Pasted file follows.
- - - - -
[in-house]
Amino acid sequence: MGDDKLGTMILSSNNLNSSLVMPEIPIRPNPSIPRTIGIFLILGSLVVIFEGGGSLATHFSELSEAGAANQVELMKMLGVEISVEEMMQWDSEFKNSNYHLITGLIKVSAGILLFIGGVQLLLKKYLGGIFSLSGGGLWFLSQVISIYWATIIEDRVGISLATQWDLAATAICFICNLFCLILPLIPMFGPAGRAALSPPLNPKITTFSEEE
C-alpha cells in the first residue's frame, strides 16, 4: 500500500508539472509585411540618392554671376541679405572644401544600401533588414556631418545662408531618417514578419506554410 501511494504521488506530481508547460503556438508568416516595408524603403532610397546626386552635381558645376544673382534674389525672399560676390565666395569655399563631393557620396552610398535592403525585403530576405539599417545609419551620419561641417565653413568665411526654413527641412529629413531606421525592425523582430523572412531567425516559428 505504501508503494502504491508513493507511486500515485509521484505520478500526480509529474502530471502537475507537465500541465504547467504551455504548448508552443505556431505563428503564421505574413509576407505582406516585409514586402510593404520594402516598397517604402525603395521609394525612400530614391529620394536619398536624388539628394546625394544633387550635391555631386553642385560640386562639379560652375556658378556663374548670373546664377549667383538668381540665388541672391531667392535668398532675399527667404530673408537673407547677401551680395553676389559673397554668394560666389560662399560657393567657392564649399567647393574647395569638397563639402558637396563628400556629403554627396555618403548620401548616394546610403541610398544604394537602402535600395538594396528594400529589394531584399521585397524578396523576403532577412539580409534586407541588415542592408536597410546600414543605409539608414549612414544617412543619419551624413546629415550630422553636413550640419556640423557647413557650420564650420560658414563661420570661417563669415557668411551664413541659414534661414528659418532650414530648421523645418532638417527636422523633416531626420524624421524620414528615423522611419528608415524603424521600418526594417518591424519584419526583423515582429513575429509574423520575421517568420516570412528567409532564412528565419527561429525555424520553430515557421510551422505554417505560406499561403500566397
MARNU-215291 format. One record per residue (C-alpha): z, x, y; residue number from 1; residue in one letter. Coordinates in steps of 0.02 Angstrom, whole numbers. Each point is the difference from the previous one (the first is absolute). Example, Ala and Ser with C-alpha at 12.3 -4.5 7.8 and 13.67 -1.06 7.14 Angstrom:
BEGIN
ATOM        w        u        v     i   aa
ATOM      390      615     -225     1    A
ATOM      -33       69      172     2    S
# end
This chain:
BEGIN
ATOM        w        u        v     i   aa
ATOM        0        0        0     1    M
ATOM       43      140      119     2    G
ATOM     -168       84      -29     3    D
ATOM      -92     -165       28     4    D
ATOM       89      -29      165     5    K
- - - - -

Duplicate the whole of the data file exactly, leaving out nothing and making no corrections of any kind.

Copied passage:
[in-house]
Amino acid sequence: MGDDKLGTMILSSNNLNSSLVMPEIPIRPNPSIPRTIGIFLILGSLVVIFEGGGSLATHFSELSEAGAANQVELMKMLGVEISVEEMMQWDSEFKNSNYHLITGLIKVSAGILLFIGGVQLLLKKYLGGIFSLSGGGLWFLSQVISIYWATIIEDRVGISLATQWDLAATAICFICNLFCLILPLIPMFGPAGRAALSPPLNPKITTFSEEE
C-alpha cells in the first residue's frame, strides 16, 4: 500500500508539472509585411540618392554671376541679405572644401544600401533588414556631418545662408531618417514578419506554410 501511494504521488506530481508547460503556438508568416516595408524603403532610397546626386552635381558645376544673382534674389525672399560676390565666395569655399563631393557620396552610398535592403525585403530576405539599417545609419551620419561641417565653413568665411526654413527641412529629413531606421525592425523582430523572412531567425516559428 505504501508503494502504491508513493507511486500515485509521484505520478500526480509529474502530471502537475507537465500541465504547467504551455504548448508552443505556431505563428503564421505574413509576407505582406516585409514586402510593404520594402516598397517604402525603395521609394525612400530614391529620394536619398536624388539628394546625394544633387550635391555631386553642385560640386562639379560652375556658378556663374548670373546664377549667383538668381540665388541672391531667392535668398532675399527667404530673408537673407547677401551680395553676389559673397554668394560666389560662399560657393567657392564649399567647393574647395569638397563639402558637396563628400556629403554627396555618403548620401548616394546610403541610398544604394537602402535600395538594396528594400529589394531584399521585397524578396523576403532577412539580409534586407541588415542592408536597410546600414543605409539608414549612414544617412543619419551624413546629415550630422553636413550640419556640423557647413557650420564650420560658414563661420570661417563669415557668411551664413541659414534661414528659418532650414530648421523645418532638417527636422523633416531626420524624421524620414528615423522611419528608415524603424521600418526594417518591424519584419526583423515582429513575429509574423520575421517568420516570412528567409532564412528565419527561429525555424520553430515557421510551422505554417505560406499561403500566397
MARNU-215291 format. One record per residue (C-alpha): z, x, y; residue number from 1; residue in one letter. Coordinates in steps of 0.02 Angstrom, whole numbers. Each point is the difference from the previous one (the first is absolute). Example, Ala and Ser with C-alpha at 12.3 -4.5 7.8 and 13.67 -1.06 7.14 Angstrom:
BEGIN
ATOM        w        u        v     i   aa
ATOM      390      615     -225     1    A
ATOM      -33       69      172     2    S
# end
This chain:
BEGIN
ATOM        w        u        v     i   aa
ATOM        0        0        0     1    M
ATOM       43      140      119     2    G
ATOM     -168       84      -29     3    D
ATOM      -92     -165       28     4    D
ATOM       89      -29      165     5    K